Abstracts: Irma, NIH Budget Boost, and More


• Hurricane Irma devastated the Caribbean Islands yesterday, killing at least 10 people and leaving 70 percent of Puerto Rican households without power. The storm, considered historic in its size, is expected to soon hit Miami and much of South Florida. (Washington Post)

Hurricane Irma is predicted to hit South Florida on Sunday. Visual: Antti Lipponen/Flickr

• A Senate subcommittee approved a $2 billion raise for the National Institutes of Health’s budget yesterday. The boost is a six percent increase from the last fiscal year and contrasts with President Trump’s proposed 22 percent cut for the agency. (Science)

• A new report found that access to maternal healthcare in rural parts of the country declined by 20 percent between 2004 and 2014, as more hospitals in rural counties close their obstetric units. The trend is most prominent in counties with large black populations and in states that significantly limit eligibility for Medicaid. (Pacific Standard)

• Packs of African wild dogs — among the most endangered species in the world — sneeze to vote on whether or not to set out on a hunt, according to new research. The more the dogs sneeze, the more likely it is that the pack will start hunting. (NPR)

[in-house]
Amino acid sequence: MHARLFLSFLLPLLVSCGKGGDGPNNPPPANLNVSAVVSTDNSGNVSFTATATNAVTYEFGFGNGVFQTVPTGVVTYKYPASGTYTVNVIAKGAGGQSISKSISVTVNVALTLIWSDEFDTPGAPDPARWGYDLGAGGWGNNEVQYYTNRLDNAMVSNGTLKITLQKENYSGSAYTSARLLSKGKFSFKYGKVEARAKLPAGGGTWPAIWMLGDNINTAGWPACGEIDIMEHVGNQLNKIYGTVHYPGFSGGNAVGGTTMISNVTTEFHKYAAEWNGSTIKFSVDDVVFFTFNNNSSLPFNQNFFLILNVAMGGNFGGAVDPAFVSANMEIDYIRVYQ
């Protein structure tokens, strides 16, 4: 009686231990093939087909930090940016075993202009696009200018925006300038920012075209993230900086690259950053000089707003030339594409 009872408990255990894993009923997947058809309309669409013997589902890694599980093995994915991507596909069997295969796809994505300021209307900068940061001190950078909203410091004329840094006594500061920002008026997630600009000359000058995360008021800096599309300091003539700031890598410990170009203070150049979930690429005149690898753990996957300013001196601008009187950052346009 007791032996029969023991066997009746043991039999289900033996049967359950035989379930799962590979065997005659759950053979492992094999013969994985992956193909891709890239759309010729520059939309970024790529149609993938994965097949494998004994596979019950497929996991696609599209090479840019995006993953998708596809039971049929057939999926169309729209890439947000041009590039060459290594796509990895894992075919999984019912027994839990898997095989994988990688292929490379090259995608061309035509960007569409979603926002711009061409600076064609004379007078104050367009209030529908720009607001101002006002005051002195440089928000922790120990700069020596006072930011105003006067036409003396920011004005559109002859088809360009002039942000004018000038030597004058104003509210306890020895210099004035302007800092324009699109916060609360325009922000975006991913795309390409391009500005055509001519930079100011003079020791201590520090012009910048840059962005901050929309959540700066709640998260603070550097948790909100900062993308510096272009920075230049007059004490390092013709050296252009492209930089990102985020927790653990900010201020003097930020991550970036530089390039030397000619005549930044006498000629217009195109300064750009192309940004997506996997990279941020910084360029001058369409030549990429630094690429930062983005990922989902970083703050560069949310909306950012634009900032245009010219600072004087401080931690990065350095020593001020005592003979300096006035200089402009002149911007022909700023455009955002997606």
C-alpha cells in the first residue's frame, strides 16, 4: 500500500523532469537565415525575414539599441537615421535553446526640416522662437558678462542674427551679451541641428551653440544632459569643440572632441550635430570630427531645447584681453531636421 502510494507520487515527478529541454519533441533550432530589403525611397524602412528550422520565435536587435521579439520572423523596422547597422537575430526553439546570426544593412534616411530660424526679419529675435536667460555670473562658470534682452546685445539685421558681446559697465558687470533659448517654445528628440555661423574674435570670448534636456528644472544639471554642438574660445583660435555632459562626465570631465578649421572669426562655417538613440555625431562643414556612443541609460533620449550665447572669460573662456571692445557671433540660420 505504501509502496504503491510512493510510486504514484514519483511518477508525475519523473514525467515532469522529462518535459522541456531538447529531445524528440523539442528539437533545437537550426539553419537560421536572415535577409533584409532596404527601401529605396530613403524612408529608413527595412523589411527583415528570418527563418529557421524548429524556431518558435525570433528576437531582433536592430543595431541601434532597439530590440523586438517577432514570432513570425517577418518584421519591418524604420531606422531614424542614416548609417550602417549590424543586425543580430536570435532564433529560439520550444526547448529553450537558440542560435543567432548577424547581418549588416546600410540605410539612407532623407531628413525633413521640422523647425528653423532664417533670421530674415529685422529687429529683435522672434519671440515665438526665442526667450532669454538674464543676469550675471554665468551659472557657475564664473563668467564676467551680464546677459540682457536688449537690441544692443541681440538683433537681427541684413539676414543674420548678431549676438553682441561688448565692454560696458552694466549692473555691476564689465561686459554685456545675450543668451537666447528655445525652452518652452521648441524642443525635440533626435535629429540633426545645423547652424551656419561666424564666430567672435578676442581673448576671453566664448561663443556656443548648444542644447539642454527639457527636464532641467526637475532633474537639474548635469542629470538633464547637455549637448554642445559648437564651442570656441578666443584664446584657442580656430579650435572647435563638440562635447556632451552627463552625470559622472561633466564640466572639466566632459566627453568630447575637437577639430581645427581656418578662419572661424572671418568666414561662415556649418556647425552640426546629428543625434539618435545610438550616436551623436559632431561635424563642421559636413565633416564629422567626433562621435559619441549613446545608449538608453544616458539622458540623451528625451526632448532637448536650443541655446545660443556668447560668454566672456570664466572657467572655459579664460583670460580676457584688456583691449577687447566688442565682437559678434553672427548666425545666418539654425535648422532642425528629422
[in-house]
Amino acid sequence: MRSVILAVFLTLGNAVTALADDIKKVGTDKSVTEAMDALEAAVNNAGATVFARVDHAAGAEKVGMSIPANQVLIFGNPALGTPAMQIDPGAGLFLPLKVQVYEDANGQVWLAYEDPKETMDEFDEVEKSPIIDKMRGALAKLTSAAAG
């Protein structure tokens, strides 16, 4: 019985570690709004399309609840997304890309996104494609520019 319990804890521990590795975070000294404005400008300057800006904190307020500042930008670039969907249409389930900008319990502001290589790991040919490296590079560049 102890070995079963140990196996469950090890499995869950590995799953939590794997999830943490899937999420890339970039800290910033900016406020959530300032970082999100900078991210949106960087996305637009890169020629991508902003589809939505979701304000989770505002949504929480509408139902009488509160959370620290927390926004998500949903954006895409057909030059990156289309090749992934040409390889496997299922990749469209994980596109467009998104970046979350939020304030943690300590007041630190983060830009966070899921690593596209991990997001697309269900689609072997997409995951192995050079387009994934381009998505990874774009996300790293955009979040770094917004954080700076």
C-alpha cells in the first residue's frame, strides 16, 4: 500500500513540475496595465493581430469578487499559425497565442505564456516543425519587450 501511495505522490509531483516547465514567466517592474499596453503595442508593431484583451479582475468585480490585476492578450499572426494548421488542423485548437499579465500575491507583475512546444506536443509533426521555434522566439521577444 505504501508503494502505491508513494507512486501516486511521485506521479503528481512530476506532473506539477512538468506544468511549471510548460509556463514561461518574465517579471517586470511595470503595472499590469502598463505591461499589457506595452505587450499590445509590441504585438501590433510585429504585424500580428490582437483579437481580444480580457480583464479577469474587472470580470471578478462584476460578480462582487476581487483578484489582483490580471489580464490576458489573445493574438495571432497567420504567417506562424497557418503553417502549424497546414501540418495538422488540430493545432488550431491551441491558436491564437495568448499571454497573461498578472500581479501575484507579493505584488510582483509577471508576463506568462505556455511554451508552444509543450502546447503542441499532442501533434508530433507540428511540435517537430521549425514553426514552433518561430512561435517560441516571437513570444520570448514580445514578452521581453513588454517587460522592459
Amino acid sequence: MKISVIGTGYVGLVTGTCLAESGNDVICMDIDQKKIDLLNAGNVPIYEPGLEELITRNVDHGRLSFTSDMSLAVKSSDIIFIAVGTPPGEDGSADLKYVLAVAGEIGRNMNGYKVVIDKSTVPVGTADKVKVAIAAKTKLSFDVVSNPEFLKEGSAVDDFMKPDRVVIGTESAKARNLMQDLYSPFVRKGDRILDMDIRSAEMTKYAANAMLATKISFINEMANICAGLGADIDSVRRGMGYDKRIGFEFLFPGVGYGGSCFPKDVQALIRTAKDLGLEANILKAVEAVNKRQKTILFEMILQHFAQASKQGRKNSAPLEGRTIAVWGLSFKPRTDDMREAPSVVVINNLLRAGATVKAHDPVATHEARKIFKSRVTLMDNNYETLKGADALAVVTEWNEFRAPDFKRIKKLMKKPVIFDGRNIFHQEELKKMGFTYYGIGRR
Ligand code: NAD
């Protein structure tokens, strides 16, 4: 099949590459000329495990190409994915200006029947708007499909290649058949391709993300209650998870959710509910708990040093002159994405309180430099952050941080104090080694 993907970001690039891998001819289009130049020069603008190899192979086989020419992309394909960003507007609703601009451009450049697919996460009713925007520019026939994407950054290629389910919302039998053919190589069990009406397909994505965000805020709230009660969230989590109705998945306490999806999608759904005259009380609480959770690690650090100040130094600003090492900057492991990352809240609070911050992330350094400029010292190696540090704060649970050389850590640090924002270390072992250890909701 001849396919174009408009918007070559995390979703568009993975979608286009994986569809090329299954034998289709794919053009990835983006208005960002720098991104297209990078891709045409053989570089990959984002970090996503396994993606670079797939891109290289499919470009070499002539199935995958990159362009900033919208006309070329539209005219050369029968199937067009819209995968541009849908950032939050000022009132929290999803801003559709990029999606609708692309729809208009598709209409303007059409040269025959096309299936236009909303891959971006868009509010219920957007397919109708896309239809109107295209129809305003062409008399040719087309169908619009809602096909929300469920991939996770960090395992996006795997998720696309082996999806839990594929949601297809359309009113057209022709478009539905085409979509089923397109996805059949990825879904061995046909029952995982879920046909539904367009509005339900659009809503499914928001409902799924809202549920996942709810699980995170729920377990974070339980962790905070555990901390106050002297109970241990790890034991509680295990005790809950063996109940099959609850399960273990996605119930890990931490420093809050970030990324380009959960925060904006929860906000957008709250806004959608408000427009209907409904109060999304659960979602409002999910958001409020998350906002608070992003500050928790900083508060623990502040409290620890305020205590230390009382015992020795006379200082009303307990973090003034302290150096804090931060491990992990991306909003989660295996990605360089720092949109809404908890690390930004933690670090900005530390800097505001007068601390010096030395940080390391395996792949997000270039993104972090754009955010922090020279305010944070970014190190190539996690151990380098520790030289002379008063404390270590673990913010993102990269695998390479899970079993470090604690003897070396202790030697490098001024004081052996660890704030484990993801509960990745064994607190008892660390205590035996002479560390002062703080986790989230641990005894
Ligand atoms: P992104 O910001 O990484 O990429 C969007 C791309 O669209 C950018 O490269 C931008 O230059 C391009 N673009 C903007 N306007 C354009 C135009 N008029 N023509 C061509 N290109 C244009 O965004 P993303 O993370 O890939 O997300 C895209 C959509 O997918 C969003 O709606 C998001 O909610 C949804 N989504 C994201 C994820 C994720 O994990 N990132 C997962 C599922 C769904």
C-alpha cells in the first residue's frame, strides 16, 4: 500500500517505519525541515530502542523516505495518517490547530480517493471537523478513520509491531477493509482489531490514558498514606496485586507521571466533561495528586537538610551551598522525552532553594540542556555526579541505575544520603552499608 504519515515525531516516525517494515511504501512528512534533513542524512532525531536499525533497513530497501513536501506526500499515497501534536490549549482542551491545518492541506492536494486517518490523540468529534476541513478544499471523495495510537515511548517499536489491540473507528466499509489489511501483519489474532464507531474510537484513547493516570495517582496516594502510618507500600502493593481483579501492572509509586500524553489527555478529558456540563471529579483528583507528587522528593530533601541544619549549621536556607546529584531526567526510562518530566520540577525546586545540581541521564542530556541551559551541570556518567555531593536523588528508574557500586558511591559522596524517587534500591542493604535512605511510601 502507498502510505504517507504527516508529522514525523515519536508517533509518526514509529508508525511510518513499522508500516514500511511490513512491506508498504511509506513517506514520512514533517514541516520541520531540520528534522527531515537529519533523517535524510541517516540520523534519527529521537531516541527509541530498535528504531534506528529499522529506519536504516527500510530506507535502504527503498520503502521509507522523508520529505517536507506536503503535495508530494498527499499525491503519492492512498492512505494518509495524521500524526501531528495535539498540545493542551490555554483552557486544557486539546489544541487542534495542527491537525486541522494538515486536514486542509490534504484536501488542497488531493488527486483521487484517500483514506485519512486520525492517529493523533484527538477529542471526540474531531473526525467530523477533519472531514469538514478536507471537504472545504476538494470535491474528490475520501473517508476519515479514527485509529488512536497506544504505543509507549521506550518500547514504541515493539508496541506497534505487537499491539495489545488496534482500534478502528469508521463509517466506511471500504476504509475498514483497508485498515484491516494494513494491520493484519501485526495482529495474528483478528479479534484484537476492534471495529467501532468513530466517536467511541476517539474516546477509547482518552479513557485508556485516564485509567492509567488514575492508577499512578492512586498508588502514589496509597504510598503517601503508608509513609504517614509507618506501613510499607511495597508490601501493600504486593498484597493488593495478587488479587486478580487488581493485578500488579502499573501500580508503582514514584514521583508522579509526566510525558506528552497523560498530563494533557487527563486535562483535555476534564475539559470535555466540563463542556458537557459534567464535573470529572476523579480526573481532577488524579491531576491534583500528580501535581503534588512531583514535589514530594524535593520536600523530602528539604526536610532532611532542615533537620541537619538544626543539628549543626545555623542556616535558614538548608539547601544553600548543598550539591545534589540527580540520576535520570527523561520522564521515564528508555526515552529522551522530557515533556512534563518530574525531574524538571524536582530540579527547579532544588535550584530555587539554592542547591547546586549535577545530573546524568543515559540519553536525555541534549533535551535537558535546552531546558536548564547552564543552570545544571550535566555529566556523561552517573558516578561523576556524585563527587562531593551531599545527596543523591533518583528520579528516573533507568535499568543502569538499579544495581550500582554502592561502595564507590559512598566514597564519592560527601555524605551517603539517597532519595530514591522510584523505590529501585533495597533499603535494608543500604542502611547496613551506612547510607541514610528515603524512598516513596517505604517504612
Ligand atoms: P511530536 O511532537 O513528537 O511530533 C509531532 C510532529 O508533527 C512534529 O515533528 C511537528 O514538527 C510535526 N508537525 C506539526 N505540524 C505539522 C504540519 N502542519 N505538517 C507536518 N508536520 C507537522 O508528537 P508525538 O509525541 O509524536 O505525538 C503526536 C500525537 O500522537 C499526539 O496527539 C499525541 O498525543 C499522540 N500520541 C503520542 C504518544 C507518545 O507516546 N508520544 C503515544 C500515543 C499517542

• East of Houston in Channelview, Texas, Hurricane Harvey swept hazardous liquid mercury onto at least one man’s property, prompting a public health investigation. Officials and scientists are concerned that the pollutant could be widespread, as Channelview is near a flooded Superfund site, though they have not been able to determine its source. (New York Times)

• Bats crash into walls, windows and other smooth, vertical surfaces because they interpret them as clear paths, just as they interpret flat, horizontal surfaces as water, new research suggests. Because bats use sound to navigate, these surfaces may interfere with echolocation. (Science News)

• A major genetic study reveals that natural selection may be selecting against genes that shorten people’s lifespans. Drawing from 215,000 people’s DNA, the study is one of the first to look at human evolution over the course of a few decades. (Scientific American)

• And finally, listening to happy-sounding music could help people think more creatively. (New Scientist)